Ibrutinib is a first-in-class, once-daily, oral irreversible inhibitor of the Bruton's tyrosine kinase (BTK). This agent is approved for treating adult patients (pts) with chronic lymphocytic leukemia (CLL). In multiple phase 3 trials with previously untreated or relapsed/refractory (R/R) CLL pts, ibrutinib demonstrated significant benefits in progression-free survival (PFS) and overall survival (OS) with a favorable tolerability profile [1-5].

EVIDENCE is a prospective, multicenter, non-interventional real world (RW) study that investigated the retention rate (RR), effectiveness, and safety of ibrutinib given as 1st, 2nd, or later lines of treatment in pts with CLL during a 2-year-time of clinical observation period.

This study included 309 pts from 39 Italian centers who were treated with ibrutinib between Nov. 2018 and Oct. 2019. Ibrutinib was given in 118 pts as 1stline treatment (1L), in 127 pts as 2nd line treatment (2L), and in 64 pts as >2L treatment.

The primary endpoint was the RR (defined as the percentage between the number of pts on ibrutinib at 24 months over the number of pts who had discontinued treatment at risk) and the secondary endpoints were: PFS, OS, Time To Next Treatment (TTNT) and safety.

The median age of pts at baseline was 71.3 years (yrs) for treatment-naïve (TN) pts treated in 1L (TN cohort C1), 68.7 yrs for pts in 2L (cohort C2), and 70.7 yrs in those at later lines (cohort C3).The Eastern Cooperative Oncology Group (ECOG) performance status was 0-1 in 77.0% of pts. TP53 aberration (del17p and/or TP53 mutation) was detected in 53.3% of tested pts in C1, and in 41.8% and 60.9% of pts in the C2 and C3, respectively. Unmutated IGHV was 31.7%, 38.2% and 30.4% in C1, C2, and C3, respectively.

Overall, 63.1% of pts showed one or more comorbidities at baseline. A cardiovascular (CV) disorder was present in 33.3% of pts, 46% of pts were on antihypertensive medications and 17.5% on anticoagulants and/or antiplatelet agents.

The majority of pts remained on ibrutinib treatment after 2 yrs. The 2-yr RR was 75.4% in C1, 70.0% in C2, and 60.4% in C3 cohort. Discontinuation due to ibrutinib-related AEs in the first 2 yrs occurred in 9.3%, 7.9% and 14.1% in C1, C2 and C3 respectively. Discontinuation due to progression disease (PD) or deaths in the first 2 yrs occurred in 6.7%, 12.6%, 14.1% in the C1, C2 and C3, respectively.

In the multivariate analysis: age (70 vs <70 yrs), gender, Binet stage (A vs B/C), CVD (present vs absent), and treatment line (TN vs C2/C3) did not show a significant impact on the RR, while the number of Adverse Drug Reactions (ADRs) [0 vs. 1/≥2] emerged as the only independent factor impacting RR.

The 2-yr PFS was 85.6%, 77.9%, and 70.3% in C1, C2, and C3, respectively (Tab. 1). The 2-yr OS was 91.5%, 85%, and 81.2% in C1, C2, and C3, respectively (Tab. 1). The 2-yrs TTNT was not reached in all treatment cohorts.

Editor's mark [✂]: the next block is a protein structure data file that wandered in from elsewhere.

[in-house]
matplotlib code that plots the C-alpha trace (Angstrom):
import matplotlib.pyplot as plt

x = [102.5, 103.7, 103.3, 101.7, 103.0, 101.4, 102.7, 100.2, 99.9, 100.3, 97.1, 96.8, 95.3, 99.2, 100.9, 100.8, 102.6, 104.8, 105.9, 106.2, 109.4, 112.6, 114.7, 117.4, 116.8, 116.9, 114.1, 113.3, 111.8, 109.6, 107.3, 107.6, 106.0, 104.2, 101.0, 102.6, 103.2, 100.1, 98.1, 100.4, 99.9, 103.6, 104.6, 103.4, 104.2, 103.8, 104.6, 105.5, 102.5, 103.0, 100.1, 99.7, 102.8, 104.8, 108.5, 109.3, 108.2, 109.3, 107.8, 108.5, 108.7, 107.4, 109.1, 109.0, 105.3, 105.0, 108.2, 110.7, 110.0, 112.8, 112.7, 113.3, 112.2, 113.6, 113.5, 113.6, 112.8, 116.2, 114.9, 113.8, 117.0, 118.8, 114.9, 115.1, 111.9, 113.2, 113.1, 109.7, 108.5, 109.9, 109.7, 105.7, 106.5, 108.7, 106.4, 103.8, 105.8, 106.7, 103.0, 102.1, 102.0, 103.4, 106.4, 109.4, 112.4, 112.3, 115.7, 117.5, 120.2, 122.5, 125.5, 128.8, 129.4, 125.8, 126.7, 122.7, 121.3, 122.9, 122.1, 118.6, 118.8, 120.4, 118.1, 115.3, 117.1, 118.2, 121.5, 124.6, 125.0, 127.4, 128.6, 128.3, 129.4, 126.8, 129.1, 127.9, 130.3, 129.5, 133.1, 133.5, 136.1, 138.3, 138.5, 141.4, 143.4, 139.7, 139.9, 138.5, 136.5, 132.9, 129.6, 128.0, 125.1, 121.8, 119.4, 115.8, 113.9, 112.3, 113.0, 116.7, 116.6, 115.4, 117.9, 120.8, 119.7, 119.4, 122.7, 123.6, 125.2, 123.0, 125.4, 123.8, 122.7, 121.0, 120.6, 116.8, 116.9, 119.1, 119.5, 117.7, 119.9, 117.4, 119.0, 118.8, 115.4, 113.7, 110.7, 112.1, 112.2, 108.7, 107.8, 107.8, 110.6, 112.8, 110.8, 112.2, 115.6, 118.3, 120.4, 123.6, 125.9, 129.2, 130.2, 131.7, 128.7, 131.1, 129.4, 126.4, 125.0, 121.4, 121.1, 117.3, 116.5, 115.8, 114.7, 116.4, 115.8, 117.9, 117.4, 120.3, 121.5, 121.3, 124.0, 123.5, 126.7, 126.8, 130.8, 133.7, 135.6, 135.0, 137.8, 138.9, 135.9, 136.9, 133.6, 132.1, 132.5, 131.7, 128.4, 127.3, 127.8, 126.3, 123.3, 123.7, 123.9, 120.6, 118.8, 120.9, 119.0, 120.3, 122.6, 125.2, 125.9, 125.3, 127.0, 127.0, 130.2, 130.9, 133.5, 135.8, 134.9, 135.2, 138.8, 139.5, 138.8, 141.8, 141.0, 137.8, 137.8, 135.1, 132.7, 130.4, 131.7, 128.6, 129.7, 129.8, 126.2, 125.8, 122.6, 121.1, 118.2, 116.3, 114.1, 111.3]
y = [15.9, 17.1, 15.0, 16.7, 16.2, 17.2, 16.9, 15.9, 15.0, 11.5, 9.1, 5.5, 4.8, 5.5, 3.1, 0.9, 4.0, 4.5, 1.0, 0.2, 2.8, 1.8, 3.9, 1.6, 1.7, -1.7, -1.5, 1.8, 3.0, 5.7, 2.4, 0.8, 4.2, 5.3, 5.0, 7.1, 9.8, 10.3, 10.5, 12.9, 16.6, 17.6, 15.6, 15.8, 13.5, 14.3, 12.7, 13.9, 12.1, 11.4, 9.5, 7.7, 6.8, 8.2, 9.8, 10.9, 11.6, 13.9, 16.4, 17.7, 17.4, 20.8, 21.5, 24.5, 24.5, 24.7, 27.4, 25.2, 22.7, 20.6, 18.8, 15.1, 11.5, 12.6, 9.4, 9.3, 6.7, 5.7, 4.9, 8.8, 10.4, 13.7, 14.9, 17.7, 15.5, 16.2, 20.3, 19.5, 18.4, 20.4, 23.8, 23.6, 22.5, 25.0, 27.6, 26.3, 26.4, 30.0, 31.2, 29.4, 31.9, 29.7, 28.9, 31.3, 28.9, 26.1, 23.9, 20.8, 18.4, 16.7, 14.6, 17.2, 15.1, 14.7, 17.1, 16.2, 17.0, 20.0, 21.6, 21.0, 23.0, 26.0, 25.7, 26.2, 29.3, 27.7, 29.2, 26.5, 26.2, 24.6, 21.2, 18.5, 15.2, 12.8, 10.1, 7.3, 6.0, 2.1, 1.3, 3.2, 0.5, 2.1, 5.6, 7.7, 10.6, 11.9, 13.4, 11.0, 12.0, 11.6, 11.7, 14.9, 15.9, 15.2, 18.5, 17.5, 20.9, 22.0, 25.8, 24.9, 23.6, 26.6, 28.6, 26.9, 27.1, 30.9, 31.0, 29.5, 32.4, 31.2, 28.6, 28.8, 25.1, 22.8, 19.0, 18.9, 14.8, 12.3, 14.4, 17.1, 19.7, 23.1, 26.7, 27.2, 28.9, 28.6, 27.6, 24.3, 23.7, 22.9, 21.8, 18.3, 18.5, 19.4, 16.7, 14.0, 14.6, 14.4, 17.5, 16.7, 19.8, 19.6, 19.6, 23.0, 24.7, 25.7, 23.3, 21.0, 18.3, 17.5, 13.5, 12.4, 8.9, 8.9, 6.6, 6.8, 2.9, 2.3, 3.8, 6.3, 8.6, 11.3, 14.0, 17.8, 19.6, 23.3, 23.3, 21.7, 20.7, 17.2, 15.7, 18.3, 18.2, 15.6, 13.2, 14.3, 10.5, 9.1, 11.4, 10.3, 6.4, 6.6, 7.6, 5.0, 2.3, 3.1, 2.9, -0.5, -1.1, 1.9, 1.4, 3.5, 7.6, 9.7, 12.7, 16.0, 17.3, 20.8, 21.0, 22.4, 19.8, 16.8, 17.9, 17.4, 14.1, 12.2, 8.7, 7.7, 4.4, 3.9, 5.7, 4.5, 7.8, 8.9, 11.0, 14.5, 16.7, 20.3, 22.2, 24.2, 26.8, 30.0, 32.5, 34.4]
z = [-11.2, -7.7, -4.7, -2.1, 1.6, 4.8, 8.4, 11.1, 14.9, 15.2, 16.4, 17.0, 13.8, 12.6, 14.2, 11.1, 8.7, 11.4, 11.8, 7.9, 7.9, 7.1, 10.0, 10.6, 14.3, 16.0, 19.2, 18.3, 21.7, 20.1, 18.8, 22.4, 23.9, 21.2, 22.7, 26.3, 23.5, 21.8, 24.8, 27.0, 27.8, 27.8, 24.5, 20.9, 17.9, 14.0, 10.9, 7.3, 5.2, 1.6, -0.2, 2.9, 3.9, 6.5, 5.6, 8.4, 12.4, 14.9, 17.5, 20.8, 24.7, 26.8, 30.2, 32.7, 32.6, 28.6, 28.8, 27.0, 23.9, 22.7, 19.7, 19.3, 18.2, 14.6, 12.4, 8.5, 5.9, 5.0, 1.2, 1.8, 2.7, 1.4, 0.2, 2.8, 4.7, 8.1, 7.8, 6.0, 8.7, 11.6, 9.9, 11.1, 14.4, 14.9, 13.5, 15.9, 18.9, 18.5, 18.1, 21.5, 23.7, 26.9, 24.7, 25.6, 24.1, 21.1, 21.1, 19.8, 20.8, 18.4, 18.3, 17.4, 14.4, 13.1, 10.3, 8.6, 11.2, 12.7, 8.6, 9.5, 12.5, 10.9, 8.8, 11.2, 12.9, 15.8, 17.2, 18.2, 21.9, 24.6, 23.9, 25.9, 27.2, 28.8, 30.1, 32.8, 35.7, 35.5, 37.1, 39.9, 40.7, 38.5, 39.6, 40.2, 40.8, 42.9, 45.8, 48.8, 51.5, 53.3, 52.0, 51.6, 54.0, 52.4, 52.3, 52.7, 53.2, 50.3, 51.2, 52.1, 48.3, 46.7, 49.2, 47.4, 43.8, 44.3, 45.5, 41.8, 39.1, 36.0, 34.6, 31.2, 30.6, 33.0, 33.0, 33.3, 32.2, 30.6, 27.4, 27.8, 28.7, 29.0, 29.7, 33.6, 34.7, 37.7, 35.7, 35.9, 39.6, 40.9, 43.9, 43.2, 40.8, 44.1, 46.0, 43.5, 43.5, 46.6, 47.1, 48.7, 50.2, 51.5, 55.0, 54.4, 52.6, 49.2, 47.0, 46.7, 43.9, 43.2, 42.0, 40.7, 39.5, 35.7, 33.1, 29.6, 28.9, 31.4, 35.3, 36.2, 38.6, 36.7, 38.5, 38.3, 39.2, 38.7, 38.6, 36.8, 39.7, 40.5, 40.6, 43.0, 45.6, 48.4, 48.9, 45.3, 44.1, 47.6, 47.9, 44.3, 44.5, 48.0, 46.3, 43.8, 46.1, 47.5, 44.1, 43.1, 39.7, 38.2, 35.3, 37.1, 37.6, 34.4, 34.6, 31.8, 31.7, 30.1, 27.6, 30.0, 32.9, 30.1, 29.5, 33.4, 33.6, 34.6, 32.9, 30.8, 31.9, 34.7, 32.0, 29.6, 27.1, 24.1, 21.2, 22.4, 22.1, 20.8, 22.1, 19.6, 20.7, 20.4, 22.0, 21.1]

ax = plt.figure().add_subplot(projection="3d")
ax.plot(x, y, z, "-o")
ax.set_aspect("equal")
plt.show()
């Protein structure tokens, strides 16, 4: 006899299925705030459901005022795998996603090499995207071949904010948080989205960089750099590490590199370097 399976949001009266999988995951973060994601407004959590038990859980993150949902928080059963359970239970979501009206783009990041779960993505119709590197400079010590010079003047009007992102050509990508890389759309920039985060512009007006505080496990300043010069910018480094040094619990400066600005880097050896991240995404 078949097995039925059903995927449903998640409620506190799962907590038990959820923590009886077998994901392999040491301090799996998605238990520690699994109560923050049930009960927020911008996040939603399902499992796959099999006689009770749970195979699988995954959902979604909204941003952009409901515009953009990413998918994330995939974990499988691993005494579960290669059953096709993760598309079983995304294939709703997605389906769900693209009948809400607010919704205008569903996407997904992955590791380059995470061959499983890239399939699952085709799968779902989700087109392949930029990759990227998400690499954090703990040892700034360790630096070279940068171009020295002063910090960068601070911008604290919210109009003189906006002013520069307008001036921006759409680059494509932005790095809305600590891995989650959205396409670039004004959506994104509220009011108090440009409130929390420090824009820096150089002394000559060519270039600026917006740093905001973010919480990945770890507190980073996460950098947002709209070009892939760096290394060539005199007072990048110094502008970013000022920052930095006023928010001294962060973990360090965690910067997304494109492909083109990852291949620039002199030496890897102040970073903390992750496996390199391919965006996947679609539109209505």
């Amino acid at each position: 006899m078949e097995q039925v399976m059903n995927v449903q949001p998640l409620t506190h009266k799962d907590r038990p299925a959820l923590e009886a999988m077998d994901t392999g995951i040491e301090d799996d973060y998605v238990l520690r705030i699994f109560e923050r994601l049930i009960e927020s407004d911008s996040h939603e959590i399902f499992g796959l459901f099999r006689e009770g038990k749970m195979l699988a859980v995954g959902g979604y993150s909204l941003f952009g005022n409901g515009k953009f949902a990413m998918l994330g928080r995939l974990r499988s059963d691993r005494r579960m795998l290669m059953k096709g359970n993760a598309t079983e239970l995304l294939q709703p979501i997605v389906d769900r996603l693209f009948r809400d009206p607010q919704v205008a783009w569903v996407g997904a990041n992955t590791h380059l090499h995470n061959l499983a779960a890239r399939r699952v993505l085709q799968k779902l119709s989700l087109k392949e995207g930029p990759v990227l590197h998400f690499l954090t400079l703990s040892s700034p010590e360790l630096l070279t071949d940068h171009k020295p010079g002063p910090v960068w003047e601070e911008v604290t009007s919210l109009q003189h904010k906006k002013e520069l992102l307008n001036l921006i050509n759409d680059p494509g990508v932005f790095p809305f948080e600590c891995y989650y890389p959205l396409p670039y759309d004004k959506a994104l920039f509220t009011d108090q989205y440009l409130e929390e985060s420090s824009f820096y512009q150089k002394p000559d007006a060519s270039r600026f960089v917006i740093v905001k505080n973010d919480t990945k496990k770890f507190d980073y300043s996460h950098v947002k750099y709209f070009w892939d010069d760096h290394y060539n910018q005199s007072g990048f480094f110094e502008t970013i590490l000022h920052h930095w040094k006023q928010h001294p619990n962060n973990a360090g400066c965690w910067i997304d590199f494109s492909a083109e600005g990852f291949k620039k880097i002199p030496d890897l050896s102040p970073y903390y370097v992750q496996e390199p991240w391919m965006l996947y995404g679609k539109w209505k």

Cumulative incidence of non-hematological AEs was lower than reported in clinical trials, in particular any grade bleeding events were reported in 13.6% pts in C1, 10.2% and 17.2% pts in C2 and C3 respectively. Incidence of any grade of atrial fibrillation (AF) was 7.6% in C1, 8.7% in C2 and 9.4% in C3, while grade 3-4 of 2.5% in C1, and 3.9% and 6.3% in C2 and C3 respectively. Any grade infection was 23.7% in C1 and 26.8% and 31.3% in C2 and C3 respectively. Any grade hypertension (HTN) was 2.5% in C1 and 3.1% and 9.4% in C2 and C3 respectively. No new safety signals were observed.

In this RW study the 2-yr RR were the highest among pts who received ibrutinib as 1L. Among ibrutinib-related AE infectious events were the most frequent cause of TD, accounting for 4.5%. Rate of CV events including AF, bleedings and HTN wasn't higher than reported in clinical trials and according to previous RW studies [6-8].Therefore an appropriate screening at baseline, management of CV complications and infections prophylaxis could improve treatment adherence of RW CLL pts treated with ibrutinib. Efficacy data and safety are consistent with other clinical trials.

References: 1. Byrd, JC, et al. N Engl J Med. 2014; 371:213-23;

2. O'Brien, S, et al. Blood. 2018; 131:1910-9;

3. Burger, JA, et al. Leukemia. 2020; 34(3):787-798. 18.

4. Shanafelt TD, et al N Engl J Med . 2019;381:432-443.

5. Woyach JA, et al. N Engl J Med 2018. 20.

6. Aarup K, et al. Eur J Haematol . 2020.

7. Salles G, et al. Ann Hematol. 2019;98:2749-2760.

8. Pau Abrisqueta et al. Clinical Lymphoma, Myeloma and Leukemia 2021.

Molica:AbbVie, Janssen, Astra-Zeneca: Consultancy, Honoraria. Scarfò:Octopharma: Speakers Bureau; BeiGene, Janssen: Other: Travel Grant; AbbVie, AstraZeneca, Janssen, Beigene: Honoraria. Murru:Janssen: Research Funding; Janssen, Abbvie, Astra Zeneca: Honoraria, Other: travel. Frigeri:Janssen, Abbvie, GSK, Celgene, EUSA Pharma: Consultancy. Sanna:Janssen: Consultancy, Honoraria, Other: travel, Speakers Bureau; Astra Zeneca: Honoraria, Speakers Bureau; Abbvie: Honoraria, Other: travel, Speakers Bureau. Patti:Novartis: Consultancy; Abbvie: Consultancy, Other: Travel, accommodations; Janssen: Consultancy; Takeda: Consultancy. Reda:Janssen, Abbive, Astra Zeneca, Beigene: Consultancy. Regazzoni:Janssen: Current Employment. Di Candia:Janssen: Current Employment. Mauro:Abbvie, Takeda: Honoraria, Research Funding, Speakers Bureau; Janssen, Astra Zeneca, Beigene: Consultancy, Honoraria.

Author notes


Asterisk with author names denotes non-ASH members.

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